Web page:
The Policy & Practice of Climate Change & Water

Adaptation Community Meeting

Communities to Landscapes: Multi-scale Approach to Climate Adaptation in Nepal

Many communities in Nepal rely on forests and subsistence agriculture for food and income, and ecosystems for water supplies and protection from disasters. That dependence is threatened by increasing climate variability and longer-term change. Already, farming and water supplies are affected in many areas, and more extreme rainfall events are exacerbating flood and landslide risk.

The USAID/Nepal-funded Hariyo Ban (Green Forests) Program is using an integrated approach to address the multi-faceted challenges climate change poses to livelihoods and biodiversity. The February 15th Adaptation Community Meeting will feature Judy Oglethorpe, former Chief of Party for Hariyo Ban, who will share the importance of working at multiple scales (from community to landscapes) as well as within various political and ecological spheres to achieve positive adaptation outcomes.
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Improving Adaptive Capacity to Climate Change Through Conflict Resolution: Lessons from Ethiopia

In recent decades, arid and semi-arid rangelands in the Horn of Africa have experienced the effects of two related threats: 1) increasingly frequent and severe droughts amplified by climate change, and 2) outbreaks of conflict among pastoralist groups whose access to natural resources has been squeezed by population growth, land development, administrative boundaries, rangeland degradation, and erratic and extreme weather. Development practitioners are giving increasing attention to the idea that collaborative community activities, focused on building key institutional relationships, may contribute to conflict prevention, and that lower levels of conflict can provide the opportunity to enhance the scope and quality of climate adaptation.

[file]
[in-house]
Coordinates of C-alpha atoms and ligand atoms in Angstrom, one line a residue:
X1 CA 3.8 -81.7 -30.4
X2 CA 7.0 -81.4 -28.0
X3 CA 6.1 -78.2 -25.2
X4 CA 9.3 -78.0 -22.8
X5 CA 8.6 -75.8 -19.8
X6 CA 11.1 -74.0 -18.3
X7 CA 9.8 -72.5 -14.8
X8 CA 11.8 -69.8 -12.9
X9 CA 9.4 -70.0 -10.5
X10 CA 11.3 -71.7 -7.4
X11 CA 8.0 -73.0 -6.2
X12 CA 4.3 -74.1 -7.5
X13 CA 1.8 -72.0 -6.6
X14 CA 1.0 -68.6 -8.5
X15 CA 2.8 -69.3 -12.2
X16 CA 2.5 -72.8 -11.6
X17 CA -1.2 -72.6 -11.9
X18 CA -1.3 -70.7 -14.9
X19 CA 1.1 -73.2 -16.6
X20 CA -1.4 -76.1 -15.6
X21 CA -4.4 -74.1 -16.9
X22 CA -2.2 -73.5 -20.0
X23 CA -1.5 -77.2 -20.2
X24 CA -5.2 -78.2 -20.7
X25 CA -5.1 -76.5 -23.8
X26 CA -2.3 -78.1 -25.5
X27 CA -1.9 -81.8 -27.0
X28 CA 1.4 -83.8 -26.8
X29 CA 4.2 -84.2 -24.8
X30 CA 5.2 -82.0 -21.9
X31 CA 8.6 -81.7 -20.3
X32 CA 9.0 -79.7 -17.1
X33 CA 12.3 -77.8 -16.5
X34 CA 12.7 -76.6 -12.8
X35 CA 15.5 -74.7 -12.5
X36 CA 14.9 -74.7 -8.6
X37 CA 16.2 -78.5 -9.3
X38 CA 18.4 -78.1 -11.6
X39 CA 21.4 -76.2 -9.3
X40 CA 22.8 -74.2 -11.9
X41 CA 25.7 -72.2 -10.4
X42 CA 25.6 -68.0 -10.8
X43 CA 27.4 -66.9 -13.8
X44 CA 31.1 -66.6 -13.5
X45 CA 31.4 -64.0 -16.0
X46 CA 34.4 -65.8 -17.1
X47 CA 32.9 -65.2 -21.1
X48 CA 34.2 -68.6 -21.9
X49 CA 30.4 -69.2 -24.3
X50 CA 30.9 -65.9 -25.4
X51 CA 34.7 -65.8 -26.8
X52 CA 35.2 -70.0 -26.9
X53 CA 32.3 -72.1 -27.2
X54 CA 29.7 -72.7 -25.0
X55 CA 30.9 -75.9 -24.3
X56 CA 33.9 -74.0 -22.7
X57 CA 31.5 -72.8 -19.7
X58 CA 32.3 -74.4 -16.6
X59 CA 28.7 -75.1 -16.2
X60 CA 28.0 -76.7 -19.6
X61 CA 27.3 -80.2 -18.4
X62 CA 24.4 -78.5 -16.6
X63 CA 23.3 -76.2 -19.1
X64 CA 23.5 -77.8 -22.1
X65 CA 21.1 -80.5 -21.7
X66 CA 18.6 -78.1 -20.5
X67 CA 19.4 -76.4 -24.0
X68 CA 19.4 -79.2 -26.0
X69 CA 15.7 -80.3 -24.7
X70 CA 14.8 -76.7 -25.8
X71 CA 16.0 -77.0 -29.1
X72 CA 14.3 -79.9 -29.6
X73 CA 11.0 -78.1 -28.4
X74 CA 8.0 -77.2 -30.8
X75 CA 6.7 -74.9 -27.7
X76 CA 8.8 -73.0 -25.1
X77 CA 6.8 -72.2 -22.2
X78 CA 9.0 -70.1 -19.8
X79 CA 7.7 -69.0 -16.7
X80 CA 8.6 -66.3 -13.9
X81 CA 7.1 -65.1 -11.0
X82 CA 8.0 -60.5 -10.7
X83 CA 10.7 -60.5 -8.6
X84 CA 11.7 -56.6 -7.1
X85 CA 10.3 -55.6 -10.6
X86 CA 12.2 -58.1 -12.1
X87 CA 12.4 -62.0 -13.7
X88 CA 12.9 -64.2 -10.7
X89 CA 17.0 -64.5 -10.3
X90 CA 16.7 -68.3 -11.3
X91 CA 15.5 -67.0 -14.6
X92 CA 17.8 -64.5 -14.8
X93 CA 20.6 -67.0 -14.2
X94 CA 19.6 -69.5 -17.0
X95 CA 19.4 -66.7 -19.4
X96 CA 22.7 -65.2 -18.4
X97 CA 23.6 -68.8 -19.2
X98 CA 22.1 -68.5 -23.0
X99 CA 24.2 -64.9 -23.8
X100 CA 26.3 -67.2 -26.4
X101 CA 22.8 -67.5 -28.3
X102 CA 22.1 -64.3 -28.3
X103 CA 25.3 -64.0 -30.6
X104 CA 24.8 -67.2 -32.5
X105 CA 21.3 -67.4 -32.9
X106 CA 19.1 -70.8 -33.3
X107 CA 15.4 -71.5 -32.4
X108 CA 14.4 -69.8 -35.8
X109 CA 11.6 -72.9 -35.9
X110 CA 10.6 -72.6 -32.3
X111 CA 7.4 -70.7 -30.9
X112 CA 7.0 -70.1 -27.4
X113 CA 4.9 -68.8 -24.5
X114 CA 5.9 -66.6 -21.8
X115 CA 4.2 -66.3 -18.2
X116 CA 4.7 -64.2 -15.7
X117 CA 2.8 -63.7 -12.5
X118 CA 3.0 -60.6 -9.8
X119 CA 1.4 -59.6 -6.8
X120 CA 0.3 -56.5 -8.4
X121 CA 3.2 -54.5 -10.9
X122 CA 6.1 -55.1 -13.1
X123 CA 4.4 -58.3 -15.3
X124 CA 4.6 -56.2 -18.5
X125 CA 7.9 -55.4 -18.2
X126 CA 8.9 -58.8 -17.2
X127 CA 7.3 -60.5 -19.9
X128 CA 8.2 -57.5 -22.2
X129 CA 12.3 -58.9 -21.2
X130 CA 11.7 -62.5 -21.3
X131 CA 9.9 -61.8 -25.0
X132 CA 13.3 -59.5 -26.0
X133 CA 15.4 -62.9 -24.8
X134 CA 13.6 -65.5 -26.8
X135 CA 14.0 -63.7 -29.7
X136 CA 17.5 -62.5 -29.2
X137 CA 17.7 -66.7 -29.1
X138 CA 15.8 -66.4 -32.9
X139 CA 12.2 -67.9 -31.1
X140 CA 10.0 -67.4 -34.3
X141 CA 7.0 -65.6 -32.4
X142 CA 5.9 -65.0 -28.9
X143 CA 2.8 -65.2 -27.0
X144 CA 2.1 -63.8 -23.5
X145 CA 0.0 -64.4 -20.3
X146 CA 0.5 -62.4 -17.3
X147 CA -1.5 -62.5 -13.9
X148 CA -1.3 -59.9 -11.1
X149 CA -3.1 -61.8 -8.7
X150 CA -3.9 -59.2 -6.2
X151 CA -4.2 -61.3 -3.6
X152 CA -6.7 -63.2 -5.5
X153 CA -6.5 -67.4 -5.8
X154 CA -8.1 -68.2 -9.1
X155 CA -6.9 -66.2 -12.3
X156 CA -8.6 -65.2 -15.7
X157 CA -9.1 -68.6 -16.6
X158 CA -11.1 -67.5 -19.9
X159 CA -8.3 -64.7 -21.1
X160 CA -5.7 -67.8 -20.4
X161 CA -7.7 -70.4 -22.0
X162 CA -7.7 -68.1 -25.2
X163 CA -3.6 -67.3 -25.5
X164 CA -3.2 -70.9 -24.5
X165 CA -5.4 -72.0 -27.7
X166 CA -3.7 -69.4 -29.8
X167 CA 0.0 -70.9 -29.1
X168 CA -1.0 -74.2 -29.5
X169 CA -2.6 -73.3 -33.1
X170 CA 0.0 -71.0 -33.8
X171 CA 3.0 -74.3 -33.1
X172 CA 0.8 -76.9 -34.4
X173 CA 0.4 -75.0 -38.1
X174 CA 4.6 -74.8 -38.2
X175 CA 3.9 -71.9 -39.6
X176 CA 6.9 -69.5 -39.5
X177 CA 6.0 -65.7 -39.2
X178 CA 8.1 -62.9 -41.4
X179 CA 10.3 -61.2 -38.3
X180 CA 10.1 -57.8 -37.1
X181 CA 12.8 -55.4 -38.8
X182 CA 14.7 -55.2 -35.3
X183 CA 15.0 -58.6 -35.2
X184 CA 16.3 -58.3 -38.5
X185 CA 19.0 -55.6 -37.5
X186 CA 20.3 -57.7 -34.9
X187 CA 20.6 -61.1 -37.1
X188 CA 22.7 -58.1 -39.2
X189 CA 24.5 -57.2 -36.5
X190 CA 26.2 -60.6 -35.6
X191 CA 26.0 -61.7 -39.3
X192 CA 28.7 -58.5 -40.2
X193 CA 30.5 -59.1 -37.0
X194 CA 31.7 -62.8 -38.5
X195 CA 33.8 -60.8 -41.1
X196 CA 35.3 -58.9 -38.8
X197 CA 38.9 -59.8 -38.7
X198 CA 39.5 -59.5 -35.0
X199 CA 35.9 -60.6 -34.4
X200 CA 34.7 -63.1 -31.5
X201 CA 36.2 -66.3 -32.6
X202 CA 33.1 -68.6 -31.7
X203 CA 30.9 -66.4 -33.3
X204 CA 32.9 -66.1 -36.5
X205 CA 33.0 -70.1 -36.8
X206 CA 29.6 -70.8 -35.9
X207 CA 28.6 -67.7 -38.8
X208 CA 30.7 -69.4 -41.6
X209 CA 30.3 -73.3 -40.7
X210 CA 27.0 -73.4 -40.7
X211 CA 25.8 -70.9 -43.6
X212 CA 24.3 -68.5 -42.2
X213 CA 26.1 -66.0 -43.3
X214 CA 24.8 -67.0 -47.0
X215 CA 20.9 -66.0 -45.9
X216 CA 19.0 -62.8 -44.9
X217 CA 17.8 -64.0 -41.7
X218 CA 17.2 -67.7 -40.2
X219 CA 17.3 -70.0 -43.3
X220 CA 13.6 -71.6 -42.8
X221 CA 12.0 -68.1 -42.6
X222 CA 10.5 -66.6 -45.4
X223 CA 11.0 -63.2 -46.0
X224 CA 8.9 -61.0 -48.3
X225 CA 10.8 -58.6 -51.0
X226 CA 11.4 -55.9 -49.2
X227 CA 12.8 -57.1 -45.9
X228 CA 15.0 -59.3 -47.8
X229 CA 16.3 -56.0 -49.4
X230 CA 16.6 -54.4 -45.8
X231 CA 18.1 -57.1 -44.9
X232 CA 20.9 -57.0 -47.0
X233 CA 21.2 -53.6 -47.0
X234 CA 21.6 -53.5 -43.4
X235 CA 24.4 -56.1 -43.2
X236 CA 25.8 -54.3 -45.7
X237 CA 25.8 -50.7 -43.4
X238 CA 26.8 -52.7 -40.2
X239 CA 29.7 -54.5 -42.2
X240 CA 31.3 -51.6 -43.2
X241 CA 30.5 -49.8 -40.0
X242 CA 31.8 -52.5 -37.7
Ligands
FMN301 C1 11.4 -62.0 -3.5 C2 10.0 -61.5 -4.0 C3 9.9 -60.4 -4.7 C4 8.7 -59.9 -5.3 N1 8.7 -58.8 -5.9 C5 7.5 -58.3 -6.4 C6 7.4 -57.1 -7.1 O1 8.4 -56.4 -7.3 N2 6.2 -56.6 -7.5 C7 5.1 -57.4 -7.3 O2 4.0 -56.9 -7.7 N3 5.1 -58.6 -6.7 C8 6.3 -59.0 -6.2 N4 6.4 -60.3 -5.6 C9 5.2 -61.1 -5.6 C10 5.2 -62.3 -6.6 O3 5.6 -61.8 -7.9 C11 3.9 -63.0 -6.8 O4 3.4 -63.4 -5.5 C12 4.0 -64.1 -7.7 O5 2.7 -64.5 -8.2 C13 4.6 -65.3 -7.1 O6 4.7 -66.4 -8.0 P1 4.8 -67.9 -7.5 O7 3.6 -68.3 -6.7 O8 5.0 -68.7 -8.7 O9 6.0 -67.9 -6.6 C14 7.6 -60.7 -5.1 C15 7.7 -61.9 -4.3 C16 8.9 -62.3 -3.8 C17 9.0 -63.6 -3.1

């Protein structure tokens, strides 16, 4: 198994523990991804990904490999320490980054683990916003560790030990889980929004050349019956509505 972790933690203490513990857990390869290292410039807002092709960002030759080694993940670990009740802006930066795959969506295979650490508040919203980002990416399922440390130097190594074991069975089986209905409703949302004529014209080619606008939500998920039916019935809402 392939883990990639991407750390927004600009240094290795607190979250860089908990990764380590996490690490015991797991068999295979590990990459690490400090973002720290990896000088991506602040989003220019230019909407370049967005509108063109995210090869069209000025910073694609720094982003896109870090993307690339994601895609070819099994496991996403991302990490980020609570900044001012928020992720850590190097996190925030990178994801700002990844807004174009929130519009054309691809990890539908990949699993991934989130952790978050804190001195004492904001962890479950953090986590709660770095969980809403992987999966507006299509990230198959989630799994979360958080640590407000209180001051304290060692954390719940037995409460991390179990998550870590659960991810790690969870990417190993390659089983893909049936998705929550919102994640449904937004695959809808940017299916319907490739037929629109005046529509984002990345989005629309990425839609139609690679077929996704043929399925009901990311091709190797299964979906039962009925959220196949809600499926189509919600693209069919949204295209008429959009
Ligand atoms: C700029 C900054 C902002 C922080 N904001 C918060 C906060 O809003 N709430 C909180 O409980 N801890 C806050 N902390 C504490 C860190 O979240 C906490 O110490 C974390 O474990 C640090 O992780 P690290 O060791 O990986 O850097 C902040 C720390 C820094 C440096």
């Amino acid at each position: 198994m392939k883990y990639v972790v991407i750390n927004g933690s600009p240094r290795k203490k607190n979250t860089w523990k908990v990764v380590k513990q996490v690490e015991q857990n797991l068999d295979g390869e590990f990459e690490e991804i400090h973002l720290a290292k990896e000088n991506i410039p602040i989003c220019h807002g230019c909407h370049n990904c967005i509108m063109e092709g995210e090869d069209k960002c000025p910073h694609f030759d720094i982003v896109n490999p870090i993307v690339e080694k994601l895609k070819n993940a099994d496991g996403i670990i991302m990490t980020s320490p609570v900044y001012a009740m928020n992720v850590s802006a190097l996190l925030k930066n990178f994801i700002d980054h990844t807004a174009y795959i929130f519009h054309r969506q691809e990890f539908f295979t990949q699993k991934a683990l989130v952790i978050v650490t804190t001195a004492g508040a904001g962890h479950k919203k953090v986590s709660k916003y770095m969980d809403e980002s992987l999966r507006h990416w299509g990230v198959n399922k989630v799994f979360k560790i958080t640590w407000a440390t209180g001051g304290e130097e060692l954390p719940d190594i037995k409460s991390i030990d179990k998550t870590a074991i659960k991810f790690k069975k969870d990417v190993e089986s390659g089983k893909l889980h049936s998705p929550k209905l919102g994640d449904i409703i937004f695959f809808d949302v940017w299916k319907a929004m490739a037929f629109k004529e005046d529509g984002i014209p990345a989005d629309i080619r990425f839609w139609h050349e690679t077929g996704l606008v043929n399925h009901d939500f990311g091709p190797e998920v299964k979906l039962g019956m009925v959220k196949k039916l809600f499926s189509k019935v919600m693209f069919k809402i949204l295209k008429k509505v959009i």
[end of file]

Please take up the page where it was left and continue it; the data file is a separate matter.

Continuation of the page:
The January 18th Adaptation Community Meeting will feature Jeffrey Stark, a conflict and climate change specialist, to discuss the challenges and opportunities of addressing the climate-conflict nexus in programming. Mr. Stark will specifically speak to lessons learned from a recent assessment he conducted of the USAID-funded Peace Centers for Climate and Social Resilience (PCCSR) pilot project. This project, which ran from 2014 to 2017, endeavored to reverse patterns of pastoral conflict over natural resources in several districts in southern Ethiopia.
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